I reached the top of the range of hills as I was approaching Chambord, and laid out before me was an amazingly large expanse of water, so large I thought for a moment it was the sea. As the road snaked down to the water’s edge, I was presented with yet another colorful palette of the north country in the summer sun.

On the long run from Grandes-Piles to Saguenay along Highway 155, much of the northerly route runs alongside the Riviére Saint-Maurice. The ride offers outstanding scenery and charming eateries for a quick break. Better have your French phrase book for this part of Quebec.

My goal that evening was to make the town of Chicoutimi where I was to have dinner with two members of the Club Moto Saguenay and learn more about how they handle their short summer riding season. Sometimes culture is best learned over a glass of local beer.

The next morning other members of their club joined us and we rode to one of their favorite destinations, St.-Rose-du-Nord, known for its ice cream; unfortunately, that morning the ice cream machine was broken. C’est la vie. St.-Rose-du-Nord is part of what is called “little Switzerland,” with the large, wide river and rolling hills all set against a backdrop of granite mountains. There were also dairy cows wearing bells, scattered around the fields and happily chewing the cud. Sadly, I did not have any Julie Andrews on my iPod.

After lunch in Ville de la Baie at the famous Le Doyen restaurant at Auberge des 21––during which I was presented with honorary membership in Club Moto Saguenay complete with membership card and a T-shirt––it was time to hightail it for two-and-a-half hours down Route 175 to a 4:30 pm appointment in the heart of the historic neighborhood of Old Québec. Not so long ago Route 175 was a twisty two-lane road that likely presented a challenge for fast travel, but now it is a first-class inter-province highway. Unfortunately for motorcyclists, and probably for people in a hurry generally, the speed limit is 100 kph (62 mph). Fortunately for my schedule, I only saw one police car and he did not seem terribly interested in me. Most people were cruising at 70-plus mph with apparent impunity, though I had the feeling that perhaps the “Beware of the Moose” signs kept higher speeds in check.

The ride was stimulating even though the weather shifted toward the cold and wet side of the spectrum. Arriving in Québec City was easy but getting through the surface streets around Old Québec was much more of a challenge. The winter weather is severe and the roads take quite a beating. The authorities only have about four months each year to make repairs, clogging suburban and urban roads with repair crews and detours.

Quebec City adjacent to the Citadel, complete with its cobble streets, out-door markets, cafes and 18th century looking window shutters. Quaint, is an understatement.

Québec was originally called Kébec, from an Algonquin word meaning "where the river narrows." The St. Lawrence might narrow here but it is still very wide. Founded in 1608, Québec City is one of the oldest cities in North America, and has the only fortified city walls remaining north of the Mexican border. As the capital of the province and the seat of the provincial government, Québec has all the grandeur you might expect. The cobbled streets, large murals displayed on old houses, boutique restaurants, outdoor coffee shops, and the only funicular I have ever ridden on, all add to the undeniable charm of this gem of the province.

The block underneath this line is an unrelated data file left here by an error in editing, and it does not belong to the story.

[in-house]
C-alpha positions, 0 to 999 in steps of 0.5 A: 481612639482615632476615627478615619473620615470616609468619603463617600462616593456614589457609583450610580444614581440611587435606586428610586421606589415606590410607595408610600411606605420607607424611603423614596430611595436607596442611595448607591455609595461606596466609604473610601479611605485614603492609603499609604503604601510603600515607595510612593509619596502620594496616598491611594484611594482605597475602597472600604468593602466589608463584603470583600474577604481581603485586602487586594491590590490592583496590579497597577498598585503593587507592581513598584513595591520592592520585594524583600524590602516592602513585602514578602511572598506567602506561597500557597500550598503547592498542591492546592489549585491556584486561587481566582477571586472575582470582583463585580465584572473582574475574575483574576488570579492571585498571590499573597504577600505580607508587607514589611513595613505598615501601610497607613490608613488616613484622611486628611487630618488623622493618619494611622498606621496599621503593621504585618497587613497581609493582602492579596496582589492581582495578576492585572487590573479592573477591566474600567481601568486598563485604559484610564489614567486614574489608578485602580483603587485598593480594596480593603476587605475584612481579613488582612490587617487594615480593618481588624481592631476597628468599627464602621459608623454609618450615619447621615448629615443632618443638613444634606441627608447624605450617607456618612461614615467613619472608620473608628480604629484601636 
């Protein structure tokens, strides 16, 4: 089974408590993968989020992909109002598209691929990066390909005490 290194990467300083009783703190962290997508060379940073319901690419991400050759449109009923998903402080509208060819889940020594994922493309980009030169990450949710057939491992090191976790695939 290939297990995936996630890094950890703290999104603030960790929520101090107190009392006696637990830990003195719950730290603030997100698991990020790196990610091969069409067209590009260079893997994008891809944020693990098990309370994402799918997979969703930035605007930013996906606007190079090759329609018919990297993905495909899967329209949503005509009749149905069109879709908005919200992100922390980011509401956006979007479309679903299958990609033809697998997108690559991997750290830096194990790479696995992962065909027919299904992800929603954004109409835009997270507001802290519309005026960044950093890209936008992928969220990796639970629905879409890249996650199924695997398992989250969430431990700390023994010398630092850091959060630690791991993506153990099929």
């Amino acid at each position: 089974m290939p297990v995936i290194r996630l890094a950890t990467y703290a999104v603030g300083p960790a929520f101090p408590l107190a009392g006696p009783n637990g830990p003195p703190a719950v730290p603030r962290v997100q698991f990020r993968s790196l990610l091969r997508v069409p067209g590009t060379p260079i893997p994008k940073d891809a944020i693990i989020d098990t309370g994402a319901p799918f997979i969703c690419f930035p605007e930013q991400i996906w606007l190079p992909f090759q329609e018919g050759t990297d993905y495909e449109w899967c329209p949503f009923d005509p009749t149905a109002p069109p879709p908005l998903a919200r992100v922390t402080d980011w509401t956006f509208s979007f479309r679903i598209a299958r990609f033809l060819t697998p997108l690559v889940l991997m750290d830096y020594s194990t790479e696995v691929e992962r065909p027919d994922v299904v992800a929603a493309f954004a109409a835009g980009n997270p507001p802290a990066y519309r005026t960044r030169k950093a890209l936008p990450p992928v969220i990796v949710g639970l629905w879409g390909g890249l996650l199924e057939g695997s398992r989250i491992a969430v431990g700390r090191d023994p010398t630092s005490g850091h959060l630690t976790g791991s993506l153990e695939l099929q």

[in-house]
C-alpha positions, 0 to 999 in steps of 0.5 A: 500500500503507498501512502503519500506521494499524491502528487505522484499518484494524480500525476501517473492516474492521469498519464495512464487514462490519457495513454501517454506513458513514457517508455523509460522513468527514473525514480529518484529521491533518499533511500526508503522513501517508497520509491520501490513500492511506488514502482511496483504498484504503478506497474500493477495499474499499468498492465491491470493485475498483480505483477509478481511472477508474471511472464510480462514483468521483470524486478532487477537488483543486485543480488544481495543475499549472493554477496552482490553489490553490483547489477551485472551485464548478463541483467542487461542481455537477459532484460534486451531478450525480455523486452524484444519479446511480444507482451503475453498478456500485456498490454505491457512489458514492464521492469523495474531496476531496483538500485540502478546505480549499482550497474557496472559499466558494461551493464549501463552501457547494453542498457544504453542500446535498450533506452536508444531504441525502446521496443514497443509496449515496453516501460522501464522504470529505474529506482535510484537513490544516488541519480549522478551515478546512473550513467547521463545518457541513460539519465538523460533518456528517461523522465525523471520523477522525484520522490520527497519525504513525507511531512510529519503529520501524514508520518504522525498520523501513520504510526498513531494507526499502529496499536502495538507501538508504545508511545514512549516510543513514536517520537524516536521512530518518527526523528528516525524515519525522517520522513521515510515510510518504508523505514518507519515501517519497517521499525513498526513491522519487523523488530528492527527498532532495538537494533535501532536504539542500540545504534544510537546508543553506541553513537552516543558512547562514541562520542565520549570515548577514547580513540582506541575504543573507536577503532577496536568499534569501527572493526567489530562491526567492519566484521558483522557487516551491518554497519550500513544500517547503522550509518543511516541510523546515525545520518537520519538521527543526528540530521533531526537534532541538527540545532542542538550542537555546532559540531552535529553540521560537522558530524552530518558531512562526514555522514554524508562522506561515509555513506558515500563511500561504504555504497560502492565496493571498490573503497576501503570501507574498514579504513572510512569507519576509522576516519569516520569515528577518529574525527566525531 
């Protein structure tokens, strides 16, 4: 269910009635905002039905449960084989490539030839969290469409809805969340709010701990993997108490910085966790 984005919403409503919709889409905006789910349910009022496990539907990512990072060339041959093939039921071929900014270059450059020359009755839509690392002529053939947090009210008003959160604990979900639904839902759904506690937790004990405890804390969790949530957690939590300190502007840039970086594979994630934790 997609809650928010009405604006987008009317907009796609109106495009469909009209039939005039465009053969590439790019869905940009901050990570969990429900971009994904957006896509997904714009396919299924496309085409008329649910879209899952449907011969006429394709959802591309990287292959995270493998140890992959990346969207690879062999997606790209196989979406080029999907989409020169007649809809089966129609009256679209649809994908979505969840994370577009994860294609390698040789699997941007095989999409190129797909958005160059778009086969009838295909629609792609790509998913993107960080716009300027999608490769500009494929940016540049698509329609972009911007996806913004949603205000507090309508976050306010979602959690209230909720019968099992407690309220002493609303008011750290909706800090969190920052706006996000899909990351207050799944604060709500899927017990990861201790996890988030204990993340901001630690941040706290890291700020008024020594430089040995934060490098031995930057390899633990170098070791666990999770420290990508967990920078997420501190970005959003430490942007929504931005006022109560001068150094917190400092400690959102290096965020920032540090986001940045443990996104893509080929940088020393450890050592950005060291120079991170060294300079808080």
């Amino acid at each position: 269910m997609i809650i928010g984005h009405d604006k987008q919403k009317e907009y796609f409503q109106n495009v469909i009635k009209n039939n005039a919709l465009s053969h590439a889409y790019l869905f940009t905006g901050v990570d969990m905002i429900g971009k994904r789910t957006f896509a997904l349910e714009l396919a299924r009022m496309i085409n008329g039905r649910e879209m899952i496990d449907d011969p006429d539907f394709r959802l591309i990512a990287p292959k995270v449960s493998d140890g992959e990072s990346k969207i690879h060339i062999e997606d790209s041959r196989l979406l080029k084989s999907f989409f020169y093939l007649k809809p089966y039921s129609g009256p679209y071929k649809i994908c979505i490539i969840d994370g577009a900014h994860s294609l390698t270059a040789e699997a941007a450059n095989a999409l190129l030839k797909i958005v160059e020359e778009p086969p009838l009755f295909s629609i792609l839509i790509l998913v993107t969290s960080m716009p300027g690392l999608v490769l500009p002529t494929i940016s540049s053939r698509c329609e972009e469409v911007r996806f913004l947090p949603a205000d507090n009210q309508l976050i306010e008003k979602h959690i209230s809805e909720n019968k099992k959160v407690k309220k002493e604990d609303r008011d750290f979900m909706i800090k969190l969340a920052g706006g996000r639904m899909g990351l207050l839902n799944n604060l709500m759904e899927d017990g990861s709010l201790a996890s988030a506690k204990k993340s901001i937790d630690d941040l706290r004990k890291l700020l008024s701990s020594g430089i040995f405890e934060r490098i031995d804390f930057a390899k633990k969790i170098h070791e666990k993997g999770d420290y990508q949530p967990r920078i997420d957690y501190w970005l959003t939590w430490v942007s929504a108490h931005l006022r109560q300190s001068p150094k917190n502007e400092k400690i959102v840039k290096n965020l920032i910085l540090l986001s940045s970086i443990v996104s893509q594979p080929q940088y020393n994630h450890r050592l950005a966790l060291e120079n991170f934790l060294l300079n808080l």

The Citadel in Quebec City is part of the city’s old fortifications and reflects well on the traditions and conventions of a civilization that in so many respects still proudly portrays its European heritage. It is the largest military fortification in Canada still in active service, and today is the home of the Royal 22e Régiment of the Canadian Armed Forces and an official residence of the Governor General of Canada.

The following morning I witnessed a real treat, the changing of the guard at the Citadel, which is part of the city’s fortifications. Ordinarily this is a sight that you would have to travel to London to see, but for Americans, it is here just north of your own border. Pomp and ceremony still command an audience here and it is well worth your time to seek out and take in the spectacle. The Citadel is also an active fort, home of the Royal 22e Régiment, and manned by armed soldiers––and not just armed with bayonets.

With the Fleuve Saint Laurent in the back ground, the short, 3 mile road starting in St-Joseph-de-la-rive, ends with a dramatic 18% climb. This Route du Port is about 8 miles north of Baie-St-Paul, in the Charlevoix region of Quebec.

With the St. Laurent immediately to my right I headed northeast to the region of Charlevoix. The river got wider and wider as the fresh water met the salt water of the estuary. There were no more bridges across the river, only ferries. Small rivers crossed under the road and melded into the Great River, and the beautiful green hues of fertile farms flashed by between boutique villages. The sunshine lapsed into cool showers as I approached Baie-Saint-Paul at the mouth of the Gouffre River, and Hotel La Ferme, my stop for the night.

The brown and white motorcycle sign hanging outside of La Maison de Rives guesthouse shows that they welcome motorcycle tourists. Look for this sign through the Charlevoix and other regions of Quebec.

Self-described as “between nature and sophistication,” this hotel boasts a very distinctive design. It has its own railway station and organic gardens, and is very “green” in concept and practice. There’s also a “Motorcycle Friendly” emblem hanging on its welcome sign, backed up by a motorcycle and sidecar parked at the entrance. They were part of a tourist service provided by a local business so you can ride in the sidecar or on the pillion seat and enjoy the local attractions (such as, perhaps, a pleasant champagne tour) without the responsibility of driving.